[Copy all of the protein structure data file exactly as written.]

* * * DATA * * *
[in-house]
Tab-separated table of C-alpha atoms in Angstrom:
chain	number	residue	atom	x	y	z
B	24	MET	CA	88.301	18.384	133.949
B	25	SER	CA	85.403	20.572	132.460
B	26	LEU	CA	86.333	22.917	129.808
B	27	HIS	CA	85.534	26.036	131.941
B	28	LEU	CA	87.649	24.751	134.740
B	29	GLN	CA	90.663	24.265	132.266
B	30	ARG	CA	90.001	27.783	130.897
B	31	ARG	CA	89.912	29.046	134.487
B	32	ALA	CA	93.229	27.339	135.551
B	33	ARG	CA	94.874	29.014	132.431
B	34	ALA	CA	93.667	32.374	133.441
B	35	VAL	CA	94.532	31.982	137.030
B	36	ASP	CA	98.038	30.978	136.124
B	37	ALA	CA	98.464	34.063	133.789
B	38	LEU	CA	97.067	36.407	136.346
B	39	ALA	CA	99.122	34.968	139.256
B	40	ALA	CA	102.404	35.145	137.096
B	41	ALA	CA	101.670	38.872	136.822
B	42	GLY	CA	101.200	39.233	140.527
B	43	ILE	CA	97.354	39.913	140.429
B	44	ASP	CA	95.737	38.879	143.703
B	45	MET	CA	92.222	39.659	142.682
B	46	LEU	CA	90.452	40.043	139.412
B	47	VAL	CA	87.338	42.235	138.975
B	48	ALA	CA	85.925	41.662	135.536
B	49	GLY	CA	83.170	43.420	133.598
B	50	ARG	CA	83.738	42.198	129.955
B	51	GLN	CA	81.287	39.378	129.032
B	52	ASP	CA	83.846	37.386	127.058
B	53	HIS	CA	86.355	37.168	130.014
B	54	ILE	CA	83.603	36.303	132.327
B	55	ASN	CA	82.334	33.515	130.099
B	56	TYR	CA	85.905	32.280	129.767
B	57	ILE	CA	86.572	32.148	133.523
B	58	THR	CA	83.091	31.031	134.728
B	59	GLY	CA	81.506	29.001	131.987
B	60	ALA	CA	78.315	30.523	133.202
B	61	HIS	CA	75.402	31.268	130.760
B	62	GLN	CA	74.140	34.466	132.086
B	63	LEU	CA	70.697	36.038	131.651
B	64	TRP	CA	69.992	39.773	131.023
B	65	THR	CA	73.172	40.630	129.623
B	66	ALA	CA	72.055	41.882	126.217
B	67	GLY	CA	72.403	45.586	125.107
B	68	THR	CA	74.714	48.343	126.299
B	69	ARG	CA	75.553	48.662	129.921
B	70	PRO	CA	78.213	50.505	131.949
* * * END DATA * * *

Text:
[in-house]
Tab-separated table of C-alpha atoms in Angstrom:
chain	number	residue	atom	x	y	z
B	24	MET	CA	88.301	18.384	133.949
B	25	SER	CA	85.403	20.572	132.460
B	26	LEU	CA	86.333	22.917	129.808
B	27	HIS	CA	85.534	26.036	131.941
B	28	LEU	CA	87.649	24.751	134.740
B	29	GLN	CA	90.663	24.265	132.266
B	30	ARG	CA	90.001	27.783	130.897
B	31	ARG	CA	89.912	29.046	134.487
B	32	ALA	CA	93.229	27.339	135.551
B	33	ARG	CA	94.874	29.014	132.431
B	34	ALA	CA	93.667	32.374	133.441
B	35	VAL	CA	94.532	31.982	137.030
B	36	ASP	CA	98.038	30.978	136.124
B	37	ALA	CA	98.464	34.063	133.789
B	38	LEU	CA	97.067	36.407	136.346
B	39	ALA	CA	99.122	34.968	139.256
B	40	ALA	CA	102.404	35.145	137.096
B	41	ALA	CA	101.670	38.872	136.822
B	42	GLY	CA	101.200	39.233	140.527
B	43	ILE	CA	97.354	39.913	140.429
B	44	ASP	CA	95.737	38.879	143.703
B	45	MET	CA	92.222	39.659	142.682
B	46	LEU	CA	90.452	40.043	139.412
B	47	VAL	CA	87.338	42.235	138.975
B	48	ALA	CA	85.925	41.662	135.536
B	49	GLY	CA	83.170	43.420	133.598
B	50	ARG	CA	83.738	42.198	129.955
B	51	GLN	CA	81.287	39.378	129.032
B	52	ASP	CA	83.846	37.386	127.058
B	53	HIS	CA	86.355	37.168	130.014
B	54	ILE	CA	83.603	36.303	132.327
B	55	ASN	CA	82.334	33.515	130.099
B	56	TYR	CA	85.905	32.280	129.767
B	57	ILE	CA	86.572	32.148	133.523
B	58	THR	CA	83.091	31.031	134.728
B	59	GLY	CA	81.506	29.001	131.987
B	60	ALA	CA	78.315	30.523	133.202
B	61	HIS	CA	75.402	31.268	130.760
B	62	GLN	CA	74.140	34.466	132.086
B	63	LEU	CA	70.697	36.038	131.651
B	64	TRP	CA	69.992	39.773	131.023
B	65	THR	CA	73.172	40.630	129.623
B	66	ALA	CA	72.055	41.882	126.217
B	67	GLY	CA	72.403	45.586	125.107
B	68	THR	CA	74.714	48.343	126.299
B	69	ARG	CA	75.553	48.662	129.921
B	70	PRO	CA	78.213	50.505	131.949